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[Fiction] Together as One






Crash! Bang! Crash! Bang!

Hurricane María whipped the island. Through a gap in the storm shutter, Julia saw the wind spit out a palm tree, like a toothpick. A roof hurtled toward the beach. Time to hurry to Julia’s school, which was being used as an emergency shelter.

They drove through the pounding rain in tense silence. The curtain of rain hid the top of the hill where Don Alonso lived. This wind could easily blow away his tiny house—and him!

"Did somebody take Don Alonso to the shelter?" Julia already knew the answer: Don Alonso would never abandon his house.

All around them, branches cracked. BANG! Julia watched as a huge quenepa tree crashed down onto a tienda.

At the school, Julia was glad to see her guaraguao tree still standing. But . . . ¡Ay, bendito! In the music room, the cuatros were shattered. Julia would no longer get to play her favorite dance song, the seis chorreao.

The gym was hot and loud with babies crying, children running around, their parents chasing them.

“Leida!” Julia hugged her friend. “Where are your puppies?”

“I had to leave Sato and Sata behind.”

The wind roared like the Air Force jets that had shaken Julia’s house as they flew overhead gathering information about the weather. So, she had to yell, “Don’t worry, Leida, we’ll find them!”

The drivers behind him stepped out of their cars. Julia feared that they were angry because Papi wasn’t moving. But no. They pushed Papi’s car all the way to the pump.

Julia folded a piece of paper into a fan. Soon everyone in the shelter was making paper fans. Battery-powered radios blasted the news: the airport was flooded, mudslides had buried cars, dead iguanas blocked the roads. Julia tried to distract herself by showing Leida how to make an origami crane. ¡Uy! Hurricane, go away!

The hurricane roared all day and night before it finally got tired and drifted away, like the Air Force jets. The next morning, Panchito, the school custodian, opened the front doors.

Julia’s guaraguao tree! Knocked down!

“No tears,” Panchito said, as Julia and her parents left the school. “We’ll put the wood to good use.”

Señor Medina, the school principal, directed traffic at the intersection. Julia waved to him as they went by. She closed her eyes and saw mud. She opened her eyes and saw mud. They came to a car that was stuck. It was Leida and her parents!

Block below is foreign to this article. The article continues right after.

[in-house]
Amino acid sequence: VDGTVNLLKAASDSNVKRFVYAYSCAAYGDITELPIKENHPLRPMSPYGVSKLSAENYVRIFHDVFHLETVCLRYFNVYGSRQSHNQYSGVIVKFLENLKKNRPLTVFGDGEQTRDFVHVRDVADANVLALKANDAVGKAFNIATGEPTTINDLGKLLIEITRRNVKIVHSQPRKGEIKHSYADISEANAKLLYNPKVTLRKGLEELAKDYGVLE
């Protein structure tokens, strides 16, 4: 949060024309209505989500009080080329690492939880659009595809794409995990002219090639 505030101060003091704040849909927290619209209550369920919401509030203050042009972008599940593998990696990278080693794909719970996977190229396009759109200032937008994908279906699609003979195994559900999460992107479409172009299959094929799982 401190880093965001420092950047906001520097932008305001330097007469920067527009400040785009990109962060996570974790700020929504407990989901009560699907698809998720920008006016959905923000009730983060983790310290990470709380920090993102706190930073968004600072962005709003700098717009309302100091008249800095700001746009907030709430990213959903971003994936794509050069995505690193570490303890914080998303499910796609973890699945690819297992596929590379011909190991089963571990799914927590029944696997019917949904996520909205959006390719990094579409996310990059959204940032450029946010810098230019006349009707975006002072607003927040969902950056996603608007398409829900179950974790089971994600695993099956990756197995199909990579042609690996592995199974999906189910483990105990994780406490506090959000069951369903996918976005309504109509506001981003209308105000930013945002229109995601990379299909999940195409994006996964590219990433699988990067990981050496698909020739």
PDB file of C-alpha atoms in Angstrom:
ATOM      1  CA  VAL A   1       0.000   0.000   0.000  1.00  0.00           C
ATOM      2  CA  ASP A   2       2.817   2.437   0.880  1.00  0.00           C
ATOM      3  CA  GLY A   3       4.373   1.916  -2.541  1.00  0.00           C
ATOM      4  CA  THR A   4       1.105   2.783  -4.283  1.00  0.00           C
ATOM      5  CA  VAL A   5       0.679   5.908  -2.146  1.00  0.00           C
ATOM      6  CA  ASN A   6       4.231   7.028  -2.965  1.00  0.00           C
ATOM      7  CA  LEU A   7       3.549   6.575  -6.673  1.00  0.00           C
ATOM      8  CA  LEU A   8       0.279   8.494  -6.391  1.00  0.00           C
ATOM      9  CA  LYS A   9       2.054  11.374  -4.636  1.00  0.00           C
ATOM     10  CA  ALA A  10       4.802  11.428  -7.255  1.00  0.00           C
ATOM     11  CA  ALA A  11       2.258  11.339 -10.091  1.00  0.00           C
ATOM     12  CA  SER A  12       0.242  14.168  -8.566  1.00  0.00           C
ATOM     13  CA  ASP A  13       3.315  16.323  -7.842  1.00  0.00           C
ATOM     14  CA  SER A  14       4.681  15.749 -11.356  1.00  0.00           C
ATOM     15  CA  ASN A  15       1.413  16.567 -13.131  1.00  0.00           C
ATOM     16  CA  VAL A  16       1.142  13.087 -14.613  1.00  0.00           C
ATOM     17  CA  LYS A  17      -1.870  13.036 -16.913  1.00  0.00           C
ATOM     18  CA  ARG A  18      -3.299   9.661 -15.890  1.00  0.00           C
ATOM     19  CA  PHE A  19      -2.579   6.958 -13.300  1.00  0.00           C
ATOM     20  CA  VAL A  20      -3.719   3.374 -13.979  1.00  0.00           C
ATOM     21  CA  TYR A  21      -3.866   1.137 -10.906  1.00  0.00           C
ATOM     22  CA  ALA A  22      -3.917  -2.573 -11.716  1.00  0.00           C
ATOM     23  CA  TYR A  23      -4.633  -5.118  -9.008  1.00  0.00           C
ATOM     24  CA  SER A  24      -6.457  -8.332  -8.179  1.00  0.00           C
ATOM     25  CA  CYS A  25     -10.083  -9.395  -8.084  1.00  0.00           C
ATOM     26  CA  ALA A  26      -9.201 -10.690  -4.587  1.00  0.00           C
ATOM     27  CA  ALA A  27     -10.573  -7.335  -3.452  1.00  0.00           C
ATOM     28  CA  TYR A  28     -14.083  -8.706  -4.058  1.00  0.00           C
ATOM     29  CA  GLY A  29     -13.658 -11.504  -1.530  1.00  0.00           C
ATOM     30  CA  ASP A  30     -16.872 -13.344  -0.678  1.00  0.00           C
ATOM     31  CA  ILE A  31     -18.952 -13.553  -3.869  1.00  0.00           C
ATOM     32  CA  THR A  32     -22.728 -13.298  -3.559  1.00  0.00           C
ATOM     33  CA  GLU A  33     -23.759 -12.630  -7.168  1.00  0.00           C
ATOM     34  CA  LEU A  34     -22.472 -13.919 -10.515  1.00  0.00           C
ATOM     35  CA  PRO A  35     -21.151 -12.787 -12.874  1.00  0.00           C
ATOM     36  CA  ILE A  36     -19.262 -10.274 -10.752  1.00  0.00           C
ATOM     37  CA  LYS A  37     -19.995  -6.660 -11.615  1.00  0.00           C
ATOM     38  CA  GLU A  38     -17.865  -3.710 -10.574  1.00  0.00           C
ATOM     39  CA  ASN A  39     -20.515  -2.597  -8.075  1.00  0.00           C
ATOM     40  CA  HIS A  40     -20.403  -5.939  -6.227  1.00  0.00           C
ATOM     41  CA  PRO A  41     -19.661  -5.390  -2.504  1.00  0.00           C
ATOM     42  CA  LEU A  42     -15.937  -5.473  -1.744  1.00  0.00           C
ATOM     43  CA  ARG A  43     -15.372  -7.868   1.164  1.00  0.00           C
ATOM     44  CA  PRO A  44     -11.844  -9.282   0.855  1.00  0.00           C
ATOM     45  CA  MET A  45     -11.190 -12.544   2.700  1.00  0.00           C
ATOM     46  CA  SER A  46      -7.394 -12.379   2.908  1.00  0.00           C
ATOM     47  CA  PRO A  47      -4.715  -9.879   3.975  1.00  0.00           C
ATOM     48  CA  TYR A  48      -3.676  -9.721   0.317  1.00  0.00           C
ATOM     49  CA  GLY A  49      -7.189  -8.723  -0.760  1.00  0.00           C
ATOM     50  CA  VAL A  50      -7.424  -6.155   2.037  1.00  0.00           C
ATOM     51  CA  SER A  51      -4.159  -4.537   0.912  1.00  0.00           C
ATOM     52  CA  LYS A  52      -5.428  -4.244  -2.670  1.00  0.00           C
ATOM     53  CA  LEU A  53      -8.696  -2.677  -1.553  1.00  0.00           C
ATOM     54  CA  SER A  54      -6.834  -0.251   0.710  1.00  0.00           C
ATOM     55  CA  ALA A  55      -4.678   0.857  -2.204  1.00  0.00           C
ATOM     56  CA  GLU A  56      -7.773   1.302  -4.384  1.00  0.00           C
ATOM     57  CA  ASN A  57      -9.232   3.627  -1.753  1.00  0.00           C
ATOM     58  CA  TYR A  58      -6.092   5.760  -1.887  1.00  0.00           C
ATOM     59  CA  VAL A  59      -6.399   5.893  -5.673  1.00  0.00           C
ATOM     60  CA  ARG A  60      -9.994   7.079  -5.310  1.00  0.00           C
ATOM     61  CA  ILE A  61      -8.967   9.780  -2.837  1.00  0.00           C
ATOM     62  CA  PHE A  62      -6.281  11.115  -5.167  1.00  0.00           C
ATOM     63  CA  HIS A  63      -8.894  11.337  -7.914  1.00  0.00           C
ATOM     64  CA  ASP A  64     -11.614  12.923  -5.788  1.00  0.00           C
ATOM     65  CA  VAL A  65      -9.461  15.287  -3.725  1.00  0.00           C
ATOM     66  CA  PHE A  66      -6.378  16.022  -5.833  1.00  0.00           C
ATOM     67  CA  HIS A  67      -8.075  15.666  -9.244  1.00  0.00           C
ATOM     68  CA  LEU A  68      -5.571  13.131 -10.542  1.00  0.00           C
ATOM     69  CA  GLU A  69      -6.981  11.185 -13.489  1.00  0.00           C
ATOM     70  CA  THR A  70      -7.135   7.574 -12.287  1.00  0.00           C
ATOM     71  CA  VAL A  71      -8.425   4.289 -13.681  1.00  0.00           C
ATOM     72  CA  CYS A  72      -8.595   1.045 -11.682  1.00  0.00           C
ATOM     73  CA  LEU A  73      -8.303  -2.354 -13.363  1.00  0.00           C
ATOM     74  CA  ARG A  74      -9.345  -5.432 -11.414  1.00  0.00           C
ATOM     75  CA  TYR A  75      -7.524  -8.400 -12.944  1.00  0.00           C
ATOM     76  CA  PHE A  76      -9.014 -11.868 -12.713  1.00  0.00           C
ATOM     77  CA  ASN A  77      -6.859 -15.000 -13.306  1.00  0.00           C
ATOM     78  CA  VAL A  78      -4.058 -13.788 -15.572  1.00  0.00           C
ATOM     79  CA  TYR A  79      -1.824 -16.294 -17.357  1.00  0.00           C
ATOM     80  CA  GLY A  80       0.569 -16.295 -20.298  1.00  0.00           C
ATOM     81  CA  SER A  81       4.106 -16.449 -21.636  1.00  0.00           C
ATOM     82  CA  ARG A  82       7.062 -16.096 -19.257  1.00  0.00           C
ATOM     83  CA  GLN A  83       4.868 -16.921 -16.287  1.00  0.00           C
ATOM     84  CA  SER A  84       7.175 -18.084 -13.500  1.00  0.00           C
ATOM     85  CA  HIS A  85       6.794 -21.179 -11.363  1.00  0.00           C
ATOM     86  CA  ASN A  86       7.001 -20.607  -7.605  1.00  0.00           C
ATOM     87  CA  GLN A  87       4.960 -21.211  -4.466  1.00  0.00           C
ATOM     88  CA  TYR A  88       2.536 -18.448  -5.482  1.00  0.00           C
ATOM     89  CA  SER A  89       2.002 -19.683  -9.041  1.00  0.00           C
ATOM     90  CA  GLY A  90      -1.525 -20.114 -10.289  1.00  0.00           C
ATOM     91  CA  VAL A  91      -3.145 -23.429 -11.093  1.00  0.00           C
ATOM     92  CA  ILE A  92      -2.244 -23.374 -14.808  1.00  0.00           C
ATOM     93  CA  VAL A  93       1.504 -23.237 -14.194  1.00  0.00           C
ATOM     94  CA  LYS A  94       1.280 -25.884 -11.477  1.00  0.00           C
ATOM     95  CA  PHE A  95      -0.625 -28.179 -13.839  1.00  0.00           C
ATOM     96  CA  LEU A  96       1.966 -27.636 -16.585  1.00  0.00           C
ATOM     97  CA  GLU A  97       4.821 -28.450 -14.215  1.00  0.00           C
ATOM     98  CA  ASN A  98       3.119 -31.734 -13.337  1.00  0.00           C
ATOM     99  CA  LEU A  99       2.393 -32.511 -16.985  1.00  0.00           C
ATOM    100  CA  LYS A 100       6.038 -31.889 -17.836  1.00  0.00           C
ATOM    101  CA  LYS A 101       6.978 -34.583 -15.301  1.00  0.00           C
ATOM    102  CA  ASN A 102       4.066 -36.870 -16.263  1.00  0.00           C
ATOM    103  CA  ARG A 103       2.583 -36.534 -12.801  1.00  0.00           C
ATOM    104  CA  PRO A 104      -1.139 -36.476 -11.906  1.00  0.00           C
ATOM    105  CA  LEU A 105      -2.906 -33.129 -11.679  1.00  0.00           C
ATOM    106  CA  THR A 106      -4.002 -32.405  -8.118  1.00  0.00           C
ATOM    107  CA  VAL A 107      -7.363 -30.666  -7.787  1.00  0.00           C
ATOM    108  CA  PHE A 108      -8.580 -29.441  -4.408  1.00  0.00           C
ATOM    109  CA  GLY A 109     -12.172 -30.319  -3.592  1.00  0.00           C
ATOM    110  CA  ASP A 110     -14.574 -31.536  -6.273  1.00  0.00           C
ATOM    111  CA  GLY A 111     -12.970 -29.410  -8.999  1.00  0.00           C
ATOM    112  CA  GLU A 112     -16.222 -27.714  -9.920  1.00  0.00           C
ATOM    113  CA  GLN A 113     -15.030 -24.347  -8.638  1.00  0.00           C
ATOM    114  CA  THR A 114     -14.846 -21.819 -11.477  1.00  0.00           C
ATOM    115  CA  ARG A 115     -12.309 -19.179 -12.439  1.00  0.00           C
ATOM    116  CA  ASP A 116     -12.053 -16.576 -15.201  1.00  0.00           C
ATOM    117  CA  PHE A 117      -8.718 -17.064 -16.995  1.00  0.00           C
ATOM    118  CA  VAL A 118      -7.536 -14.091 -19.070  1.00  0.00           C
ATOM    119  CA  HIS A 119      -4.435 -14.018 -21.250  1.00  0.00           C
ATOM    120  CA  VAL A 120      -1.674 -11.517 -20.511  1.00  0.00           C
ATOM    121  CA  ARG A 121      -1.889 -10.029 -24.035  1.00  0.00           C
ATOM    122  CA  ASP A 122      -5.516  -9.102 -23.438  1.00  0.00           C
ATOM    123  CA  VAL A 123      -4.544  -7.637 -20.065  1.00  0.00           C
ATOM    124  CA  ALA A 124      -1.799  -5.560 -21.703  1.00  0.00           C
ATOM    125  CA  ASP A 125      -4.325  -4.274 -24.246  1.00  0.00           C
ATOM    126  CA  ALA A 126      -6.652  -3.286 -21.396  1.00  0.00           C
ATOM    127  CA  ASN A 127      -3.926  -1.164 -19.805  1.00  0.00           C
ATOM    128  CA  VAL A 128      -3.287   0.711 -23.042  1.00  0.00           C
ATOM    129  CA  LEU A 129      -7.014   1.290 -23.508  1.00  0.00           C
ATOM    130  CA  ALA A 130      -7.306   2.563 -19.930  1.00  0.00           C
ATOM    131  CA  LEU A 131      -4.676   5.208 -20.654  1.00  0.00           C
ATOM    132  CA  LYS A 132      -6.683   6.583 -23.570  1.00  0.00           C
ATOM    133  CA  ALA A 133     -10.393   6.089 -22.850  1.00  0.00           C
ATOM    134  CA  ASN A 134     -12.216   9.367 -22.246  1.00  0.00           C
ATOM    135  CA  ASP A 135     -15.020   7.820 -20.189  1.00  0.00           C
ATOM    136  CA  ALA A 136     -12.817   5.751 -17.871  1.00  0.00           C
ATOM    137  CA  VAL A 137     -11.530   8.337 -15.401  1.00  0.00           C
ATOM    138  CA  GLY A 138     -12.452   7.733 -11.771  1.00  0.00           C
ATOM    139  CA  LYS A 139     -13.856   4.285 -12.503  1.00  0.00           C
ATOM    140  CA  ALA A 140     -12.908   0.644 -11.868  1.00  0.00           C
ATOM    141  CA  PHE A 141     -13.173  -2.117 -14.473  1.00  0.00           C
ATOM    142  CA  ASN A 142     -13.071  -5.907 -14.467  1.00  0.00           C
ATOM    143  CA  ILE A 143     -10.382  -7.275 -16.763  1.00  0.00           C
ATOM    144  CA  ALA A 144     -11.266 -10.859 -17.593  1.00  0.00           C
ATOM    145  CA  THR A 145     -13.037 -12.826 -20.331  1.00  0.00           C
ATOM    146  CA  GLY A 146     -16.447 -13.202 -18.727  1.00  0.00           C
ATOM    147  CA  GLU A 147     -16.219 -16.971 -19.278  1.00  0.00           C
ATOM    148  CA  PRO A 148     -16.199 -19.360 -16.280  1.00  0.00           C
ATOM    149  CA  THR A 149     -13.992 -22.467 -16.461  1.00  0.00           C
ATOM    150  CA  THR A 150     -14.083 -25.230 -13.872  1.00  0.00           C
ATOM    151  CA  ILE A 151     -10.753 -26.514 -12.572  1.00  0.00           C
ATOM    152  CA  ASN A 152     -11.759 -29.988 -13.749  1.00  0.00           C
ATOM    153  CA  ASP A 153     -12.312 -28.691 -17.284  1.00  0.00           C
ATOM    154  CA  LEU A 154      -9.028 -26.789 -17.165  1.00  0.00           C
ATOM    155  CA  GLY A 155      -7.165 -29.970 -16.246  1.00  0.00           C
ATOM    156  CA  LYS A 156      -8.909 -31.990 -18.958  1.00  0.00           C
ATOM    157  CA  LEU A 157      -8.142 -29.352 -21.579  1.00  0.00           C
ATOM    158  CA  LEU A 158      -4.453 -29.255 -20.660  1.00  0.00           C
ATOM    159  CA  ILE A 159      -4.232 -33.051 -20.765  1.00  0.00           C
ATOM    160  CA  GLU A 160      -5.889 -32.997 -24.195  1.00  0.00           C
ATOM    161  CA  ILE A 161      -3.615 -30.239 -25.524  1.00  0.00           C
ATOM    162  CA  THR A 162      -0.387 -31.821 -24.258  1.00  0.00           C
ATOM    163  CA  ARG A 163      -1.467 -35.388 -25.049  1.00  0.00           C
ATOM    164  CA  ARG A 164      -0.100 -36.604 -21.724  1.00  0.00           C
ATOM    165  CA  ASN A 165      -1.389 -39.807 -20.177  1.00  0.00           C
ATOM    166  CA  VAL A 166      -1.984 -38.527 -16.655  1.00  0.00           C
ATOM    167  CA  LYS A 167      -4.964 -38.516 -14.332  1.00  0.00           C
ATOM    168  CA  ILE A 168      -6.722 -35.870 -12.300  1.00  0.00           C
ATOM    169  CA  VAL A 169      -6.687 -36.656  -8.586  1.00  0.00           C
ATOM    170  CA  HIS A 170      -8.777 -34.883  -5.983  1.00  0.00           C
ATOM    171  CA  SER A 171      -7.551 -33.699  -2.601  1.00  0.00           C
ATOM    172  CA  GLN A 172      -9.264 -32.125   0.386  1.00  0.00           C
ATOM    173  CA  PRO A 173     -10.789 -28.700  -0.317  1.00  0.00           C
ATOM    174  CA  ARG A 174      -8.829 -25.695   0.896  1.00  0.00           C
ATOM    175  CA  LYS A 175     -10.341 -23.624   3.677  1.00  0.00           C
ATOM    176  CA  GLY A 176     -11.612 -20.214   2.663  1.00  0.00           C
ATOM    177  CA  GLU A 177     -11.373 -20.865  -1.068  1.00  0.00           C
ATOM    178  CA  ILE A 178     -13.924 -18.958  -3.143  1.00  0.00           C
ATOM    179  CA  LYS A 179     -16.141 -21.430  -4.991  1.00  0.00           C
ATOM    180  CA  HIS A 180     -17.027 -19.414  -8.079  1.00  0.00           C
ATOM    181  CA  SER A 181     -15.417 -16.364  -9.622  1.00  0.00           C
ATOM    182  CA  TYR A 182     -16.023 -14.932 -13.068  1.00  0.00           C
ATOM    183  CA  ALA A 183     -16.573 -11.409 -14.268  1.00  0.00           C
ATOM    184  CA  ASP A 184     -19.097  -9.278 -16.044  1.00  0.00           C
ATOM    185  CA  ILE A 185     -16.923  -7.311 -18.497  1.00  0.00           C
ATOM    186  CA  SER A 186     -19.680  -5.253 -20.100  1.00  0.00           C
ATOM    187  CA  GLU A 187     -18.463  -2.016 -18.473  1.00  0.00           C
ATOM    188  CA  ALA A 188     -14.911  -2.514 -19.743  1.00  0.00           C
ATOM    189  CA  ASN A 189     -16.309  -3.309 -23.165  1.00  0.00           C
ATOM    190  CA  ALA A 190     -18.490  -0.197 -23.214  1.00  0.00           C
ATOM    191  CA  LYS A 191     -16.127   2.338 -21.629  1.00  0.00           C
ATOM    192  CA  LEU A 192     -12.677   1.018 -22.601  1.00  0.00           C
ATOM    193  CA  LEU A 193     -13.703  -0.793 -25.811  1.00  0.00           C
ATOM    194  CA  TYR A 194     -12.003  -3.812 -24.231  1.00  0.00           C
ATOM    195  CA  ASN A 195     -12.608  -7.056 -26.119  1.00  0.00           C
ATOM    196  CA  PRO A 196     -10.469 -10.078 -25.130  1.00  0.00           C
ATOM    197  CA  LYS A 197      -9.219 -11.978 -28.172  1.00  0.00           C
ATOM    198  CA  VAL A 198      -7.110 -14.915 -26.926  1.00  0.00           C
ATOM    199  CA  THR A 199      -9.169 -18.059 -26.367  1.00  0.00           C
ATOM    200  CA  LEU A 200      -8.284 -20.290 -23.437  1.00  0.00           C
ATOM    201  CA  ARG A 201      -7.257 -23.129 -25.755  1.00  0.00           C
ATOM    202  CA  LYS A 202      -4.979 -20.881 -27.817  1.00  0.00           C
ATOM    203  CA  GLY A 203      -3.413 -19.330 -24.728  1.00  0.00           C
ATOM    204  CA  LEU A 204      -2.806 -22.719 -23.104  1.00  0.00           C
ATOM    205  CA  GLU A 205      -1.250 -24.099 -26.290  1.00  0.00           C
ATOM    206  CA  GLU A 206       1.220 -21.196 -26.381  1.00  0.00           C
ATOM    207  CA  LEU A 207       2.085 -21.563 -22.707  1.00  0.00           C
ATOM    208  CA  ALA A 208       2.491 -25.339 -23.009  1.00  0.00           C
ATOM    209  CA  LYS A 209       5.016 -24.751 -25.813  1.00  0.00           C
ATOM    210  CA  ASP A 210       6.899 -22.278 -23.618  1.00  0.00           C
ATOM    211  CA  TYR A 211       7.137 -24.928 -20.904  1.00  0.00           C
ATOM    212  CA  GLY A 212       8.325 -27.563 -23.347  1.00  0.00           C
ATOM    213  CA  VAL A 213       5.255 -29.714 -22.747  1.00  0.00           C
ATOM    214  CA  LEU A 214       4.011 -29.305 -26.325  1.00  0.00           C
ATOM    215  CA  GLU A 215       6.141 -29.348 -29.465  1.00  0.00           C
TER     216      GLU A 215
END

“The road is blocked,” Leida’s father said. “How will we get through?”

Don Raúl came with a machete. He chopped through the thick branches. Everybody slogged away behind him, hauling branches, clearing palm fronds, and tossing avocados from the path.

When Leida’s father opened their front door, a surge of water spilled out. Leida’s mother wrung her hands. “We’ve lost everything!”

“Sato! Sata!” Leida called.

Julia waded in with a lantern. They searched everywhere: the muddy sofa, Leida’s soggy bed, the murky water. Had the dogs been swept out to sea? Suddenly, Julia heard a whimper. Standing on their back legs in the bathtub, two small dogs wagged their tails excitedly.

“Sato! Sata!” The puppies covered Julia and Leida with kisses.

For days, there was no power, no running water, no school. Julia and Leida helped Leida’s abuelita wash clothes in the river. “Like the good old days!” said Abuelita.

Good? Julia frowned. Having no power meant no TV, no video games, no cell phones, no refrigerator. But then Julia saw something good. A guaraguao sapling had survived! She knew exactly where to replant it.

Julia and Leida helped Miss Medina clean up the school. When it rained, they took desks outside and washed them. When it was sunny, they carried school books outside to dry.

On the way to the gasolinera, Papi’s car ran out of gas in the middle of a long line of traffic. The drivers behind him stepped out of their cars. Julia feared that they were angry because Papi wasn’t moving. But no. They pushed Papi’s car all the way to the pump.

In the meantime, Julia and Mami stood in line under a scorching sun to get drinking water. Watching the piraguero scrape a block of ice made Julia thirstier.

“Don Alonso’s creek had turned into a river, flooding his road,” he told them. “Chief Enrique braved the hill to check on him. Don Alonso is safe. He just needs batteries for his lantern, but everyone has run out of batteries.”